Monday, September 09, 2013
Should Community Colleges Be Free?
That addresses your concern about not getting your Federal taxes worth if the state stepped up its support of CCs by themselves or just leveled the spending for frosh and soph classes across the CC and Uni boundary.
Another alternative would be to have a federal-state demonstration project (with contracts in place requiring a continuing level of effort by the state) where money that would have gone to individual Pell grants goes to the college so it is free for everyone.
However, none of that would work without some stricter limits on withdrawals and repeats or some students would hang around forever. You would need to charge for repeating a class.
One thing that I would like to see is a differentiation between 'failed but tried' and 'didn't bother'. I would raise tuition after the first 'didn't bother' but not the first 'failed but tried'.
How would you tell the difference reliably? When talking with peers, among quite a few right out of High School, "didn't bother" sounds much better than "I'm a failure". Neither reality, nor what they tell their parents are what will be heard on campus, only what is said, so you'll have to recognize that the information you're receiving may not be valid.
Likewise, what do you do when a student receives a grade of "didn't bother", and then files a complaint that the teacher's ideological bias caused them to deliberately punish the trying but underprepared / non-comprehending student for daring to express in class a viewpoint or idea opposed to the instructor's? I believe there are plenty of videos on the internet currently which could be used as proof on that instructor's bias, and how would you go about refuting a claim that those biases weren't responsible for the instructor's decision to grade the student "didn't bother" instead of "failed but tried"?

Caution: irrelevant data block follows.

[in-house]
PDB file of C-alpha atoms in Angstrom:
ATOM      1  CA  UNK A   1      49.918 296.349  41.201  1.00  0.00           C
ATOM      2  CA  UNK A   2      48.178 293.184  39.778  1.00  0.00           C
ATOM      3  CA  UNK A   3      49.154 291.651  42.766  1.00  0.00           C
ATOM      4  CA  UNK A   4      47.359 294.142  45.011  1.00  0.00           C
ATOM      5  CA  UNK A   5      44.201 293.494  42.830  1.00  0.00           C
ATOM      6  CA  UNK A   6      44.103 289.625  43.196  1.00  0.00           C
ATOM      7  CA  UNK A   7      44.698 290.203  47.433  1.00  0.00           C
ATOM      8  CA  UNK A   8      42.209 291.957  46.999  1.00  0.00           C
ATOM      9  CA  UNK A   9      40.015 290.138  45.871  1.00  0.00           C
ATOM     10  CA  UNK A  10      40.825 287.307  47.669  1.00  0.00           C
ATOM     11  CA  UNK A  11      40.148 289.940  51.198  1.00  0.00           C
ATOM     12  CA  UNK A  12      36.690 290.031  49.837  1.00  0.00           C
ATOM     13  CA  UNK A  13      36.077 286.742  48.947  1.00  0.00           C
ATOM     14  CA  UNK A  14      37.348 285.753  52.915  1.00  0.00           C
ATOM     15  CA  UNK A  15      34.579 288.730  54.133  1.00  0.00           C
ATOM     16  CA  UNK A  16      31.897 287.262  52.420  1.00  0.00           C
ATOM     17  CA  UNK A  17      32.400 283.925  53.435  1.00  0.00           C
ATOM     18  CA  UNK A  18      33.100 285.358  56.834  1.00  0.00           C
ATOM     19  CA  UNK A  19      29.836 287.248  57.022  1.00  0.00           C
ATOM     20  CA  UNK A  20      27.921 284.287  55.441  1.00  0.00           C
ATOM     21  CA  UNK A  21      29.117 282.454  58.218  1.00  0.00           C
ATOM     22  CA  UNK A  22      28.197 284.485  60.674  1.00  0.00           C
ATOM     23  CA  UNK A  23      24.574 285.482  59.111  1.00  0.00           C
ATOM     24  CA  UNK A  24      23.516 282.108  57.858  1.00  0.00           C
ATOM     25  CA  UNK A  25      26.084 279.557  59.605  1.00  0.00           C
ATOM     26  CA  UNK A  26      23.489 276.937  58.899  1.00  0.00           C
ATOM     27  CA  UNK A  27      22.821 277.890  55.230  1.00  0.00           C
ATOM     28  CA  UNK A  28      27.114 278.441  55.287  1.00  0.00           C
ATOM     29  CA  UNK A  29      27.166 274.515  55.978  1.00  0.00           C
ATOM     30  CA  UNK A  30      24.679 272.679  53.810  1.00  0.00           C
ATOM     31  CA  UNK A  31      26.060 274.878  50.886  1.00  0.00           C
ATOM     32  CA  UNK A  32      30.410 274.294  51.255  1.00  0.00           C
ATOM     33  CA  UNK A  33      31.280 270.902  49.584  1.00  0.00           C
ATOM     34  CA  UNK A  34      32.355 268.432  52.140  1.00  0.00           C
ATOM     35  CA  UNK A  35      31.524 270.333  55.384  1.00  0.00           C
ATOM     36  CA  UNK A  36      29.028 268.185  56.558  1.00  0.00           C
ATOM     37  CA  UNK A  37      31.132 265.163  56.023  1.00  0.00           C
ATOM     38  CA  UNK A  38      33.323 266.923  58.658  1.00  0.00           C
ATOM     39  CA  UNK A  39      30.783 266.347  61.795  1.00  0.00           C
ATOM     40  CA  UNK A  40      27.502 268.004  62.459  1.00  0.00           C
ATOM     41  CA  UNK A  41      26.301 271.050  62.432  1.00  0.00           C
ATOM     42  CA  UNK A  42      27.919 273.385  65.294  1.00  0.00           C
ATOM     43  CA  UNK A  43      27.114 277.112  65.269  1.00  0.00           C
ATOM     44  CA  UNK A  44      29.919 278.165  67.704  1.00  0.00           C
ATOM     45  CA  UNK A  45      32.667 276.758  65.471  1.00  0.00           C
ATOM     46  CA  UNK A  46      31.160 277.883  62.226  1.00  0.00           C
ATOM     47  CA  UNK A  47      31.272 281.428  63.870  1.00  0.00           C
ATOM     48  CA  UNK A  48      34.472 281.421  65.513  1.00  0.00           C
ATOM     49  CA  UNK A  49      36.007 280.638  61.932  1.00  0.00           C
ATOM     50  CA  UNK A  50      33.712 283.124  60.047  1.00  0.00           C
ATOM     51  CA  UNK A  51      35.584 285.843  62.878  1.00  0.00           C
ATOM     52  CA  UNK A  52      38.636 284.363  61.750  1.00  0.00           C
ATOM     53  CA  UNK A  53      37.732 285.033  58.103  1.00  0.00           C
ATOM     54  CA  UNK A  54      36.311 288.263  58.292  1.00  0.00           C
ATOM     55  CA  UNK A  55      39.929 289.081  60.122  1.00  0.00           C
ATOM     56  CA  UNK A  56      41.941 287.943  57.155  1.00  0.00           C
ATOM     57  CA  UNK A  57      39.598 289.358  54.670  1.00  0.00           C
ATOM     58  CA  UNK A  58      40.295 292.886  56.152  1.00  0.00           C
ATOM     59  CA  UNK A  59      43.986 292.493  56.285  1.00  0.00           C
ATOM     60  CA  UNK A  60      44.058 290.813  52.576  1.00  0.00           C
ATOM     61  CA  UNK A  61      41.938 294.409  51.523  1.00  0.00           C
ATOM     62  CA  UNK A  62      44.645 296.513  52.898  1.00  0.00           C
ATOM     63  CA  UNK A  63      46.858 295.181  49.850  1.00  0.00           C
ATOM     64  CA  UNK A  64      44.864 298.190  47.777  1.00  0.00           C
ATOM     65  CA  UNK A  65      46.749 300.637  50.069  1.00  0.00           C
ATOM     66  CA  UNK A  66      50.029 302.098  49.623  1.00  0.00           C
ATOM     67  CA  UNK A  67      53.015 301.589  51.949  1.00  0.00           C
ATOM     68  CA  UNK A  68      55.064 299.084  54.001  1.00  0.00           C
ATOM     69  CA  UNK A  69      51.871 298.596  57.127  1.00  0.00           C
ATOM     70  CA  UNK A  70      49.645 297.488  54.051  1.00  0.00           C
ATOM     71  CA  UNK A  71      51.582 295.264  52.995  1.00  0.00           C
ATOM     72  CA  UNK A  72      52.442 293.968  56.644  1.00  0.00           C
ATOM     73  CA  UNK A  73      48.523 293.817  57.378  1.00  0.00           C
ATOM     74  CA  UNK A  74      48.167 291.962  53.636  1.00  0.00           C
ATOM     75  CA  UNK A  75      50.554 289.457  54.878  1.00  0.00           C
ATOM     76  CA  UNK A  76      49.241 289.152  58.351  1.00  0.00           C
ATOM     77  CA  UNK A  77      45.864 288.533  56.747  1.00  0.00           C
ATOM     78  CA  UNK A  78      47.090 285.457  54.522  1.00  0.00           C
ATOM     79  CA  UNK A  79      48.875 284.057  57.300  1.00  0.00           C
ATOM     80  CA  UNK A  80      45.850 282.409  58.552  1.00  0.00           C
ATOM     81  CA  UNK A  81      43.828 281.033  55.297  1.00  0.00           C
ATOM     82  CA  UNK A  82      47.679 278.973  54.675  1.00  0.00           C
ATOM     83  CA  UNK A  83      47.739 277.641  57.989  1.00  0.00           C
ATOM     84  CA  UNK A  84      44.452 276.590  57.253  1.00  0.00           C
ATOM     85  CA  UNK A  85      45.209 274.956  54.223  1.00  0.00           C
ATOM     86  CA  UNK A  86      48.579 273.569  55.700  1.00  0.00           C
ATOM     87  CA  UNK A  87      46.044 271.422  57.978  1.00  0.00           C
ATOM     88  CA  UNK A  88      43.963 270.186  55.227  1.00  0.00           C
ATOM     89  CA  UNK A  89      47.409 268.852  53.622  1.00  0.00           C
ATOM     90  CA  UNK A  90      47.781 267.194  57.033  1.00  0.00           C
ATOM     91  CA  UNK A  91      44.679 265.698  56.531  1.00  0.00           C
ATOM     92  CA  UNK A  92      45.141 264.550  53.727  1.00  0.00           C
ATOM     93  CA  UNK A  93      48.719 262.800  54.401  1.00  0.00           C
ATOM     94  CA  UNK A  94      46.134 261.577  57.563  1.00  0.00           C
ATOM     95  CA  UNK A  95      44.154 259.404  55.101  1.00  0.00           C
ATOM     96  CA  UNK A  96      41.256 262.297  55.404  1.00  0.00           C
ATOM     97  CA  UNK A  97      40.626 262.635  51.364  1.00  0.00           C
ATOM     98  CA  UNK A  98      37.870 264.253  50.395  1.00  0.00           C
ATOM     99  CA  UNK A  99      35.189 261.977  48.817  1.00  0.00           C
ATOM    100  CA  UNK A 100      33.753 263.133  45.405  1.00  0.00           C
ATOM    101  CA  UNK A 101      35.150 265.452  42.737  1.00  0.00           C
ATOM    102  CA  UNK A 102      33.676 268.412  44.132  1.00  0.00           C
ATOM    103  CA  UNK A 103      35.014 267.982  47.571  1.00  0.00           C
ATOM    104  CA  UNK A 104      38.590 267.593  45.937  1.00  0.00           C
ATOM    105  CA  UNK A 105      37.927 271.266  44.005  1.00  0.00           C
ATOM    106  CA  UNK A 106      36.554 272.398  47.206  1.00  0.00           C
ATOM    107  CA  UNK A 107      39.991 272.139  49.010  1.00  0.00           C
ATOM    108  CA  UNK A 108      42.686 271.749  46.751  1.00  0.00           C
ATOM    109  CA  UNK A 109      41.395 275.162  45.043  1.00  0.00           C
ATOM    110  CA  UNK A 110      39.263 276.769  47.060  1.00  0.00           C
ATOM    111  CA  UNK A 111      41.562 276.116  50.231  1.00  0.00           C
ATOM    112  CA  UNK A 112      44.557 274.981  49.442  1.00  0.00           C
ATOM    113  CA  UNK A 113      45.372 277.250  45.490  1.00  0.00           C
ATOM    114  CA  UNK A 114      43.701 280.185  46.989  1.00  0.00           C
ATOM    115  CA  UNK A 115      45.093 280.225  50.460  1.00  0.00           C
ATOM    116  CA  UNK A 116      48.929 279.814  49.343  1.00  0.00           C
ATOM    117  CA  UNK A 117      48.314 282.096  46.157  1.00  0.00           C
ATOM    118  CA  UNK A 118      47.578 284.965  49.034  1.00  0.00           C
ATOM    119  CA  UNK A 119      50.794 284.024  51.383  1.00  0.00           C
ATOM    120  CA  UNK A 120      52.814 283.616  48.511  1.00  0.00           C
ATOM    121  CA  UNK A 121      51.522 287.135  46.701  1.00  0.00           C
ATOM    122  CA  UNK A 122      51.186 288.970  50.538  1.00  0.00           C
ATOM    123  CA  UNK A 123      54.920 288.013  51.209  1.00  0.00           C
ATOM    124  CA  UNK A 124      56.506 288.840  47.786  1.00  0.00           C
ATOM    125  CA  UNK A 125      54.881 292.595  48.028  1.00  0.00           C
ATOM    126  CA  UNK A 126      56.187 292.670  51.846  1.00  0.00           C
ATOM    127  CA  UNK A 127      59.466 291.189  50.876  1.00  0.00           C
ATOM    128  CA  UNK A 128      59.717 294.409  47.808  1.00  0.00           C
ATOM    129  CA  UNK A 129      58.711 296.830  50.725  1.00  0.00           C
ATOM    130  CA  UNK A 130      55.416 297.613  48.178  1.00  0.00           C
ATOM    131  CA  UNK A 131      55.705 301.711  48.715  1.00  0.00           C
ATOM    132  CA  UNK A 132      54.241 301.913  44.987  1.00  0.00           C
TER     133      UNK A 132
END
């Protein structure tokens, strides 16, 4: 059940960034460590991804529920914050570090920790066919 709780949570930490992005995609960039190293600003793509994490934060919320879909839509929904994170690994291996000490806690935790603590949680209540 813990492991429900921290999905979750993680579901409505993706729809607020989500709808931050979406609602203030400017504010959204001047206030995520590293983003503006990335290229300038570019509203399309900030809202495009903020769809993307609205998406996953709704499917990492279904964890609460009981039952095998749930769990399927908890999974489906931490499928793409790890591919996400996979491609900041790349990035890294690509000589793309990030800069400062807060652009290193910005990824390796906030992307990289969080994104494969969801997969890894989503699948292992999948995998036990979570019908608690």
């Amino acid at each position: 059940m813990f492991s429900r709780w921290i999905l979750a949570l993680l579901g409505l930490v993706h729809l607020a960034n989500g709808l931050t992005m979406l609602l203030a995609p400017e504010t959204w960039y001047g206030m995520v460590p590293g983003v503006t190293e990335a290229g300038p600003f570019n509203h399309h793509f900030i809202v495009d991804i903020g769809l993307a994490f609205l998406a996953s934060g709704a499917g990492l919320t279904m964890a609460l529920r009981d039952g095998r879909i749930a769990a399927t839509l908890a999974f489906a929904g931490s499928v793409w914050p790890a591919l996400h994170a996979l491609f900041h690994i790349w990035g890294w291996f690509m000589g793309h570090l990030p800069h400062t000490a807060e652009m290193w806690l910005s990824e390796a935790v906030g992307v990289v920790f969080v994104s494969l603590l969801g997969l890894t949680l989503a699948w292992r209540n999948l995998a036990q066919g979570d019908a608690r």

Making something theoretically "free" is a recipe for disaster.
I'm curious, but have no real idea, whether a very low, but non-free cost is actually better...
Fortunately, Google suggests the post:
CEGEP students do have to pay for repeat classes.
Some schools have a different F for students who stopped attending or missed several tests that serves this purpose. In my experience, there is such a thing as a well-earned D that usually promises a pass the next time if the kid doesn't slack.
The counterexample to Edmund Dantes @6:21AM would be the University of California system in the 1950s, which is hardly a failure.
There are also states where HS grads with a certain level of performance got a scholarship that covered or mostly covered tuition (but not room and board) before tuition soared. Because they have to keep up their performance to keep the scholarship, they are motivated to not slack off.
"didn't bother" would mean "failed AND did not complete assignments worth more than x% of the grade." The precise percentage is debatable but I would say 30% would be a good mark for uncompleted assignments -- if a student didn't complete assignments worth more than 30% of the grade, they can hardly be said to have even attempted to pass the class.